Client Alert: Manufacturers & Retailers: Be Aware of the Legal Risks Involved in Online Reviews
Protect your company from being the next target of action from the
U.S. Federal Trade Commission (FTC). Become familiar with the FTC’s “Guides Concerning the Use of Endorsements and Testimonials in Advertising” to learn how to protect your interests while staying
on the right side of the law.
If you own or work for a company whose products or services are frequently reviewed online by consumers, you are probably already sensitive to the impact that such reviews can have on your business. You may also, unfortunately, have encountered the darker side of these reviews. In some cases, you might have been victimized by a competitor using stealth screen names or other means to bash your product, or you might have reason to suspect competitors of using fake reviews to inflate the reputation of their products (at the expense of yours). The legal implications for such conduct can be serious.
For example, the U.S. Federal Trade Commission (“FTC”) recently brought a complaint against a marketing company named Reverb Communications and its principal over the reviews that Reverb’s employees allegedly wrote. In its complaint, the FTC claims that Reverb, whose clients were companies that published programs for sale on Apple’s iTunes retail platform, committed unfair or deceptive trade practices because its employees endorsed their clients’ products in the form of favorable reviews posted on iTunes. Although the matter was settled without a legal determination of wrongdoing, the FTC’s action presents a cautionary tale for companies to steer clear of certain online marketing practices.
Don’t Fight Fire With Fire: Deceptive Practices to Avoid
It can be frustrating when your competitors engage in unfair or deceptive practices, but you should resist the temptation to stoop to their level. If you do, it could land you and your company in serious legal trouble. Here is a short guide of the practices you should follow to stay on the right side of the FTC guidelines:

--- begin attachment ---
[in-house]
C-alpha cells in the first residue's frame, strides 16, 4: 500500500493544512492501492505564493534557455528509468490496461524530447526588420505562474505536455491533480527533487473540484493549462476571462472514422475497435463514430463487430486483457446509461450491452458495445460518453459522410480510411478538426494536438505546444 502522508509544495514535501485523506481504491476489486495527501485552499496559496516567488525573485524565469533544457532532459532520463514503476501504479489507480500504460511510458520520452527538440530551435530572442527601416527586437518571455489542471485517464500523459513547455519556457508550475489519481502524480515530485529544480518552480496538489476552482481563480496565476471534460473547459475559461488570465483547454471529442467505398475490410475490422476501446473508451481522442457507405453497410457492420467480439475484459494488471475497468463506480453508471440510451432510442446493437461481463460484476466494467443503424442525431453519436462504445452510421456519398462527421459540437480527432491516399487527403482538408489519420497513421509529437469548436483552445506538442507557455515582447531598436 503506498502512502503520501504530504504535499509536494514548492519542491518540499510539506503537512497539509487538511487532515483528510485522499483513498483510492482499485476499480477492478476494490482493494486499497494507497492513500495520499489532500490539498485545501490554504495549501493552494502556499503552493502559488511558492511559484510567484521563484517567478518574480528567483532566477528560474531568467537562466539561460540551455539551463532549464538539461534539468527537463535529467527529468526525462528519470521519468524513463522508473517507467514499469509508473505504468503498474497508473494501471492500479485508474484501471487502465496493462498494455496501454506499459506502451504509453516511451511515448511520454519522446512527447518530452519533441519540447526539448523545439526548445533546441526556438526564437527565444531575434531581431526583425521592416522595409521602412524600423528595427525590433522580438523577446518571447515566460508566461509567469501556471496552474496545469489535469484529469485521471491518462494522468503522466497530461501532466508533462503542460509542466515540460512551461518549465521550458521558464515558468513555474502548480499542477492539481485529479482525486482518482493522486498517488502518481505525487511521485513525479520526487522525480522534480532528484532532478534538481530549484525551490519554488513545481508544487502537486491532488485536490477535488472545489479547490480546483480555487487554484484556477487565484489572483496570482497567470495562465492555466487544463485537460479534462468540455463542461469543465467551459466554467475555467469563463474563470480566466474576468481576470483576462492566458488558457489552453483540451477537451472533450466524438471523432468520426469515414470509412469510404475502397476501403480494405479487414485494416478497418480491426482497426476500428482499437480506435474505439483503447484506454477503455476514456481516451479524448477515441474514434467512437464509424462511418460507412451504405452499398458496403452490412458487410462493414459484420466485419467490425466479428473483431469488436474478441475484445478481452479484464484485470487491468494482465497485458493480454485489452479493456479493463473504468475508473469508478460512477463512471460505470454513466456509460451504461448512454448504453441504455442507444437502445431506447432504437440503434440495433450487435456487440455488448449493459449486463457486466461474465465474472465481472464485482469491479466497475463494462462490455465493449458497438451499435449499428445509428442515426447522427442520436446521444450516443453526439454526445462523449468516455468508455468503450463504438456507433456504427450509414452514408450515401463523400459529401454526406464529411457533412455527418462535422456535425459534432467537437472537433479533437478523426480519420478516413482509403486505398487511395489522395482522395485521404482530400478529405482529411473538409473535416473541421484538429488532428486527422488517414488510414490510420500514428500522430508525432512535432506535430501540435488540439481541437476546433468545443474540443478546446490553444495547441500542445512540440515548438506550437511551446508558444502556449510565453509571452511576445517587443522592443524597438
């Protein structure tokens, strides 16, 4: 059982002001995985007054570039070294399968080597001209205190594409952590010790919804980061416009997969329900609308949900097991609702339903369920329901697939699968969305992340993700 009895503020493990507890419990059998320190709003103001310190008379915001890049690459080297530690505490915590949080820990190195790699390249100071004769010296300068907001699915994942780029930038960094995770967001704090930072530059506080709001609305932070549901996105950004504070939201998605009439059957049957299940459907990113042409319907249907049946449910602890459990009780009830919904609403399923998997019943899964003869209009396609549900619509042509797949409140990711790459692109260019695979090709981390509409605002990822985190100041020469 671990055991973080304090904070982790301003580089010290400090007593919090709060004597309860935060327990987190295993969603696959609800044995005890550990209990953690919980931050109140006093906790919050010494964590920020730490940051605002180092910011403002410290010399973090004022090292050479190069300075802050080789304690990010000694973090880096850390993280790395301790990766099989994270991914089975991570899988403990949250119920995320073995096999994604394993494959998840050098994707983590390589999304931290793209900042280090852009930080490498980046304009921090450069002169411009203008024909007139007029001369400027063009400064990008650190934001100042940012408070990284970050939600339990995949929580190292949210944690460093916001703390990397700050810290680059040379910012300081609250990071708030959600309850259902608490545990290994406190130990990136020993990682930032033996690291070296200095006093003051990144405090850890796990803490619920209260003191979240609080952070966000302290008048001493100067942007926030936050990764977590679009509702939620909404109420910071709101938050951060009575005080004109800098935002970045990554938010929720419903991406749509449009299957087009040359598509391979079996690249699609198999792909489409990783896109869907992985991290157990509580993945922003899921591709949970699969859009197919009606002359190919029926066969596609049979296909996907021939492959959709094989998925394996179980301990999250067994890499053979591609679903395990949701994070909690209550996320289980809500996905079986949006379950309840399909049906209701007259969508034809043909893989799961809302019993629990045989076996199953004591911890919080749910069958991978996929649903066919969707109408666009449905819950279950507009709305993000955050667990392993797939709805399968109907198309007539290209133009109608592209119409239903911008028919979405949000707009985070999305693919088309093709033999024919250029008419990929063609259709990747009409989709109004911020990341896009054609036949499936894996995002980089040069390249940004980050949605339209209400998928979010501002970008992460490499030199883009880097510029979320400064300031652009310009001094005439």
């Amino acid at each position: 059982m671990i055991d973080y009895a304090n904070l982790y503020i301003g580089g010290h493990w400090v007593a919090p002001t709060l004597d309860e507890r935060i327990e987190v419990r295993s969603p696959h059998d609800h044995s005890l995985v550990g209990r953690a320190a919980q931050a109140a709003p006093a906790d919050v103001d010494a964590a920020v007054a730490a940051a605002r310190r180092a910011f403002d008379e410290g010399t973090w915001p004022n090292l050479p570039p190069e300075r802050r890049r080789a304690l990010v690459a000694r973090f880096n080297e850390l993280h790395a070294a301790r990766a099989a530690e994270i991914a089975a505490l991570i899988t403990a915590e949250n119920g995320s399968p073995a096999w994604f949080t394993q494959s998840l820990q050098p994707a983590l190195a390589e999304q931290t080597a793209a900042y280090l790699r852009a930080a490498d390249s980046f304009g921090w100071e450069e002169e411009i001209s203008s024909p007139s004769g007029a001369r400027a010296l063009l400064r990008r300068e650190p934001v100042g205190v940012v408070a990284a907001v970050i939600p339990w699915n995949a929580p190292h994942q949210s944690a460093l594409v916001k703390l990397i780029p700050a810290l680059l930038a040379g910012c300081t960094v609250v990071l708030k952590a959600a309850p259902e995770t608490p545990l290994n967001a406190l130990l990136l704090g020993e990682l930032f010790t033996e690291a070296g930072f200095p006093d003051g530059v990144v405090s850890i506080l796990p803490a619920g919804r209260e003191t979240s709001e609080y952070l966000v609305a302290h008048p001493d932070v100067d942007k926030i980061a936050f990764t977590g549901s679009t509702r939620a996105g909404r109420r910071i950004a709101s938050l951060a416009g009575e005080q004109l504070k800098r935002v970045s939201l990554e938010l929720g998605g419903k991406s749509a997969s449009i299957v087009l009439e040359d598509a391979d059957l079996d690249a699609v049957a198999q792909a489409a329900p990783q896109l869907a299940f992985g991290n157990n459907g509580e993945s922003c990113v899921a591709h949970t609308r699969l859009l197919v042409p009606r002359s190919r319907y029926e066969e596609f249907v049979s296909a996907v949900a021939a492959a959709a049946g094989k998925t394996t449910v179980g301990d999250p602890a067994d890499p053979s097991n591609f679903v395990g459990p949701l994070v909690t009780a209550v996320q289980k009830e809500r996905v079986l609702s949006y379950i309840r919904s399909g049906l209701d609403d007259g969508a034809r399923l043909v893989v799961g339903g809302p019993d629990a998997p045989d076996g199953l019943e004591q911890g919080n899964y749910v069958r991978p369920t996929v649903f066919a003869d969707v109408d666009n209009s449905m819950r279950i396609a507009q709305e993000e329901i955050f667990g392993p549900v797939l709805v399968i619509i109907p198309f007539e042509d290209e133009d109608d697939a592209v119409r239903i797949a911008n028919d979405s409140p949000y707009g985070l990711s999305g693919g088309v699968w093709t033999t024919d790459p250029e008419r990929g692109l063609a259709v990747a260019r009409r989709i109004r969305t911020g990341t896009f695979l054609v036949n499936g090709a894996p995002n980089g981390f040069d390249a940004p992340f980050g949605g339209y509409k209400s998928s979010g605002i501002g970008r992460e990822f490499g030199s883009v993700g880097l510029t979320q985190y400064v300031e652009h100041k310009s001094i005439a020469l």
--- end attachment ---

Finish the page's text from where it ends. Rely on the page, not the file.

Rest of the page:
Disclosure Is Key
- Under the FTC’s Guide Concerning the Use of Endorsements and Testimonials in Advertising (the “Guide”), 16 CFR § 255, material connections between endorsers and product sellers must be disclosed. For the purpose of the Guide, the term “endorser” is defined broadly, to include any “advertising message . . . that consumers are likely to believe reflects the opinions, beliefs, findings, or experiences of a party other than the sponsoring advertiser . . . .” A “material connection” is likewise broadly construed under the Guide to be anything that “might materially affect the weight or credibility of the endorsement.”
- Because these guidelines are quite broad, the FTC has provided examples to give a fuller understanding of how advertisers and endorsers should act. One such example deals squarely with online conduct in “new” types of forums:
An online message board designated for discussions of new music download technology is frequented by MP3 player enthusiasts. They exchange information about new products, utilities, and the functionality of numerous playback devices. Unbeknownst to the message board community, an employee of a leading playback device manufacturer has been posting messages on the discussion board promoting the manufacturer’s product. Knowledge of this poster’s employment likely would affect the weight or credibility of her endorsement. Therefore, the poster should clearly and conspicuously disclose her relationship to the manufacturer to members and readers of the message board. 16 CFR § 255.5, Example 8 (emphasis added).
- The key lesson is that if an online reviewer has a “material connection” to the company selling the product or service, this connection must be disclosed by the reviewer, or else there is a risk that the consumer will be misled and give undue weight to that review.
Types of Relationships That Should Be Disclosed
- Employees. If the reviewer is an employee of the company, or an employee of any entities closely affiliated with the company (for example, a major investor in the company, or the company’s marketing firm), the reviewer needs to disclose that connection in the review.